There were a few occassions -one in particular- when she went way over the threshhold and created a real problem for -not only herself- but a co-worker who did nothing wrong at all. There were times in my early days when I suspected that she was actually doing all of this stuff purposely to punish me for all of my drinking during our courtship...but she was right there drinking with me then, so...somehow things didn't add up {and this is something else that didn't really register for me for a few years).

I was an alcoholic and tried to keep my problem, my problem - I tried to keep from throwing it at anyone just because "I" thought they had a drinking problem - especially my wife...I didn't feel it was 'the right thing to do', taking someone elses inventory and all that...

Anyway, later on, she was drinking for reasons that an alcoholic would drink [good day, bad day, Tuesday, and so on]...and she was drinking 'at' people; top on that list was me and I was made fully aware of that fact on those days or nights. She was rationalizing her drinking on many occassions and sometimes long before she ever picked up a glass! She was hiding her drinking too, but I didn't find that out until after we divorced [via one of her family members who was concerned for our childrens' safety and the 'hidden drinking' was still going on at that time].
Sometimes I felt that she 'chose' me to cover for her own disease...but I attributed that line of thinking to my own insanity, self-importance, insecurity and judgemental inclinations. I thought that maybe I was just angry because she could drink and I could not...at least not like an earthling can drink. I never noticed that her drinking was similar to my own - that she was ending up in situations with consequences...just like I had been doing.

Well, when all was said and done, she finally told me that she liked me better when I was drunk. I don't know if that is because it hid her drinking, made her look 'better', or because -without a drink- I was a social misfit for years; alcohol was my socializing tool and without it, I got cranky and isolated. Since I didn't stay with meetings like I should have, my disease progressed without a drink and my head finally 'overfilled' one night [topic for another discussion].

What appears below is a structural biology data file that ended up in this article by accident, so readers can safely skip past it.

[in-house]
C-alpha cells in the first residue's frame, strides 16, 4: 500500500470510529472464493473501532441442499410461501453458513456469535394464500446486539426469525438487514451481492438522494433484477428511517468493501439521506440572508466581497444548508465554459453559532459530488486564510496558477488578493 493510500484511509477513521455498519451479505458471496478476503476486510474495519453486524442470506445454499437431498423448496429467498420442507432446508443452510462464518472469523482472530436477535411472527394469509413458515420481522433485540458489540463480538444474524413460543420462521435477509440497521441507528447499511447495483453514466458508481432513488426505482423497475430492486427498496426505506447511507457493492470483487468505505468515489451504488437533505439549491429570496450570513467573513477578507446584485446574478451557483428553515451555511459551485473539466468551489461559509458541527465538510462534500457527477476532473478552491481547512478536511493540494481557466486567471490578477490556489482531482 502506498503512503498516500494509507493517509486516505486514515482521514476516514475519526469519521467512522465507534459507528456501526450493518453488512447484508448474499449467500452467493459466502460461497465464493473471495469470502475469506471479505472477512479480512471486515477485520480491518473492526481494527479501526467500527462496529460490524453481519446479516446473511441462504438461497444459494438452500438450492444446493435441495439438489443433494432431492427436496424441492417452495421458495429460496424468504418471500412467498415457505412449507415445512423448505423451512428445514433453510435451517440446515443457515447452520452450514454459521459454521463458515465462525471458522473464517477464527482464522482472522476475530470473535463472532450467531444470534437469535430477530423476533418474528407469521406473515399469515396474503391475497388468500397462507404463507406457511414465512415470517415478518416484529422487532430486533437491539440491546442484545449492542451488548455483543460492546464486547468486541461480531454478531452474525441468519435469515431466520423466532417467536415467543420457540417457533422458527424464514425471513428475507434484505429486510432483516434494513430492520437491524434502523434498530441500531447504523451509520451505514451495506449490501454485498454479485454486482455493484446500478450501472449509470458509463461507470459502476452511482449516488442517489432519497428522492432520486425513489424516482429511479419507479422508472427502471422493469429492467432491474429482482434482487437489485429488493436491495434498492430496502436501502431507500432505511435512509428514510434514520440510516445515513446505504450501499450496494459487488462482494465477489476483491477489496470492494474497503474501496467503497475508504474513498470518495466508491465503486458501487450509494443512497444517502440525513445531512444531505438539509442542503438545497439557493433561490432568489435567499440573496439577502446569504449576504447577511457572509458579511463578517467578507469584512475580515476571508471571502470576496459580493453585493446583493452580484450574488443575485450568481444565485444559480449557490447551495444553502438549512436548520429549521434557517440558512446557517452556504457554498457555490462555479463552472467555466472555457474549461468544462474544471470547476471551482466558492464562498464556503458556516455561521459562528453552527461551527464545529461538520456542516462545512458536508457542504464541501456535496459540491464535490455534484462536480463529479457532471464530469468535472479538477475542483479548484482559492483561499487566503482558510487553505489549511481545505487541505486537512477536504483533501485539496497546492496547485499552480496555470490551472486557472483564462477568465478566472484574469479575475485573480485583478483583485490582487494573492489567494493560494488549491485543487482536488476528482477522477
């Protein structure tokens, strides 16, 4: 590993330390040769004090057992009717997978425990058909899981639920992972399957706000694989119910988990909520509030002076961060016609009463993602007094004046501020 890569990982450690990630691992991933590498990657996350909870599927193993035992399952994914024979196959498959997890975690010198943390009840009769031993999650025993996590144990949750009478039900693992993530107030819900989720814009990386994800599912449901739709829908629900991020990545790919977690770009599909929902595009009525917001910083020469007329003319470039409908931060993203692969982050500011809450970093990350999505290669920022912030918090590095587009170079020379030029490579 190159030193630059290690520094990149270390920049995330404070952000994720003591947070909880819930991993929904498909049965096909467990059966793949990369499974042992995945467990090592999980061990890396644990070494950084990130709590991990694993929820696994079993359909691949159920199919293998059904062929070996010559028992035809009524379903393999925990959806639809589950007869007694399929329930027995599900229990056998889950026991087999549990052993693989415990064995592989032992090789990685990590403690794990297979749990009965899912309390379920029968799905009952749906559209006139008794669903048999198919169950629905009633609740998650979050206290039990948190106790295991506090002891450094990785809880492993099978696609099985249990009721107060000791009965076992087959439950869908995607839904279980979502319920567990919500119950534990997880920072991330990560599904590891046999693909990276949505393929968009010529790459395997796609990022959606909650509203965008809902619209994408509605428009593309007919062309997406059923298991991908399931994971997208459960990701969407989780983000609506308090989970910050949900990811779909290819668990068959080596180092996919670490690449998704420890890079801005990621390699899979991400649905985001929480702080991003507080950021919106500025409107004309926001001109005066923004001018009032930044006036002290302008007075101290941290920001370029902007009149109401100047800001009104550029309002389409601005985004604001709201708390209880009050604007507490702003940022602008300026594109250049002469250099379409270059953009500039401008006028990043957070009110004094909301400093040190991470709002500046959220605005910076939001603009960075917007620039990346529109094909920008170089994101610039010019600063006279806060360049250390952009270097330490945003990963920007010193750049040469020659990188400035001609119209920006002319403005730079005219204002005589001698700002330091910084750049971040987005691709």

Soon after we were split up and then, finally divorced.

She still drinks - she also re-married: another, self admitted, full-blown acoholic who makes her look very good, from a distance. We talk today, but talking to her today is like talking with me about 15 years ago...not much fun and there is an answer for everything. I stay away and only contact her when necessary [about something with one of our kids or what not].
Today I am qualified and have every reason to think that she is an alcoholic; but I have decided to leave that for someone else's 12th Step work. Coming from me, it would only be me trying to make her miserable for some unknown reason. I wanted to take that opportunity the night she 'should' have received a DUI for her part in an auto accident...but she is a 'professional' and the cop cut her a break. She ended up with a failure to yield the right of way and skated the DUI all together. Guess God wasn't ready to have her working with us yet. LOL!
My kids know where to go when the proverbial s*** hits the fan and who to call if they need a ride and think that she - or her husband - have been hitting the bottle.